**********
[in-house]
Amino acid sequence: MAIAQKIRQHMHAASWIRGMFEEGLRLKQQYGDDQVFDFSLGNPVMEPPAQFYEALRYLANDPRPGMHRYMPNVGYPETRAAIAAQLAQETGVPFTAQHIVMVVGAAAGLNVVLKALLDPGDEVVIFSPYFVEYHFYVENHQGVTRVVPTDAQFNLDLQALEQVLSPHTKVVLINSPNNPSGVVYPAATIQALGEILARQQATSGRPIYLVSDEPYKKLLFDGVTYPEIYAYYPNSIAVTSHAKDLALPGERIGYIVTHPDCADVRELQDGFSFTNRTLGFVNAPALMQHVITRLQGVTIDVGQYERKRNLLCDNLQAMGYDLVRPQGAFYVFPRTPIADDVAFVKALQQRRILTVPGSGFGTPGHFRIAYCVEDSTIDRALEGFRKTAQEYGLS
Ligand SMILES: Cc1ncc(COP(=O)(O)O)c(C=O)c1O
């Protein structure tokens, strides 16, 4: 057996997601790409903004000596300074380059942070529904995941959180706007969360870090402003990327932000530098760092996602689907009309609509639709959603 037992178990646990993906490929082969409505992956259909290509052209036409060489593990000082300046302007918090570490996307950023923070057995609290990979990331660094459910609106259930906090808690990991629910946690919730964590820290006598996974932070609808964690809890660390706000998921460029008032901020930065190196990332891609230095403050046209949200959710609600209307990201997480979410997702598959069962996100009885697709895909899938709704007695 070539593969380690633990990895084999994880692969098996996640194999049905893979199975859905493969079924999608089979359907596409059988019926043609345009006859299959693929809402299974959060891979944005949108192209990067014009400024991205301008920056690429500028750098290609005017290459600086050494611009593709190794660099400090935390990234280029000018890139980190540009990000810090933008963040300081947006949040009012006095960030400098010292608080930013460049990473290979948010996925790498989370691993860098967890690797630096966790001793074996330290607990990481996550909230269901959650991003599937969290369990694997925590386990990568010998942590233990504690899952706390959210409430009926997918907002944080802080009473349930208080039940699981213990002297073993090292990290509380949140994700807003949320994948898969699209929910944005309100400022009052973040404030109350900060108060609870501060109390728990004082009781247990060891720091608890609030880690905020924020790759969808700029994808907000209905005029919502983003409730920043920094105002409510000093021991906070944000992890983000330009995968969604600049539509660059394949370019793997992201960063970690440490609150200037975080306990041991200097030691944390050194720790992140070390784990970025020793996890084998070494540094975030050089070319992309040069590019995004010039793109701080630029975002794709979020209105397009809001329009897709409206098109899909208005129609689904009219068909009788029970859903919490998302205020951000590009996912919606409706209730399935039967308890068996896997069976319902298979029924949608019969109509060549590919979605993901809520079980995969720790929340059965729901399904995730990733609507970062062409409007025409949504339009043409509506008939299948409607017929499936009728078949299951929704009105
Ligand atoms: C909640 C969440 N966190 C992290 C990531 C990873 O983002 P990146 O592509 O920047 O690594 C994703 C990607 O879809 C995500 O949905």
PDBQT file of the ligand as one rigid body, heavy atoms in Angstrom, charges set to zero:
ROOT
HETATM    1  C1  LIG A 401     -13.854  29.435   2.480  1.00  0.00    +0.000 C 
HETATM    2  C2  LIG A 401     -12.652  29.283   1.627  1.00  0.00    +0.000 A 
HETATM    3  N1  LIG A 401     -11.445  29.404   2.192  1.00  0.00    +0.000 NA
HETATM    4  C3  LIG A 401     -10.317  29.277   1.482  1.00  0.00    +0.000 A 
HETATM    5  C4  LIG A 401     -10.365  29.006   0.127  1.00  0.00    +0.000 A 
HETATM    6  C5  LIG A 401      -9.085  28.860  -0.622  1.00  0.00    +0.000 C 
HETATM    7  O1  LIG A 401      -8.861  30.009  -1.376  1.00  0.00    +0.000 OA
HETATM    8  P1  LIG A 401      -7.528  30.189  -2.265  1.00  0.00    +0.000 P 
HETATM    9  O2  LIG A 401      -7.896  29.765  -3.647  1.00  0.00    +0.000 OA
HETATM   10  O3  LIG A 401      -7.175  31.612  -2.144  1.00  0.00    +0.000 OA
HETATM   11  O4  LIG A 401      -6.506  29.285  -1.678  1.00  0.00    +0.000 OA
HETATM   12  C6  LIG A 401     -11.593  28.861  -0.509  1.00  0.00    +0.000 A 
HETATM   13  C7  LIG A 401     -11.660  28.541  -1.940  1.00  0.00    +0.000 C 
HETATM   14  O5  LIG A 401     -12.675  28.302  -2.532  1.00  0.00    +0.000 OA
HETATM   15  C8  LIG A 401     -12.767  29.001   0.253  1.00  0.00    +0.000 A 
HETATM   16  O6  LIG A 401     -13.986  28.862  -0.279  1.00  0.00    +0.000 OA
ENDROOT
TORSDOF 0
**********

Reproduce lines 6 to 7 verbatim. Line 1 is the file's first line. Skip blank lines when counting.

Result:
PDBQT file of the ligand as one rigid body, heavy atoms in Angstrom, charges set to zero:
ROOT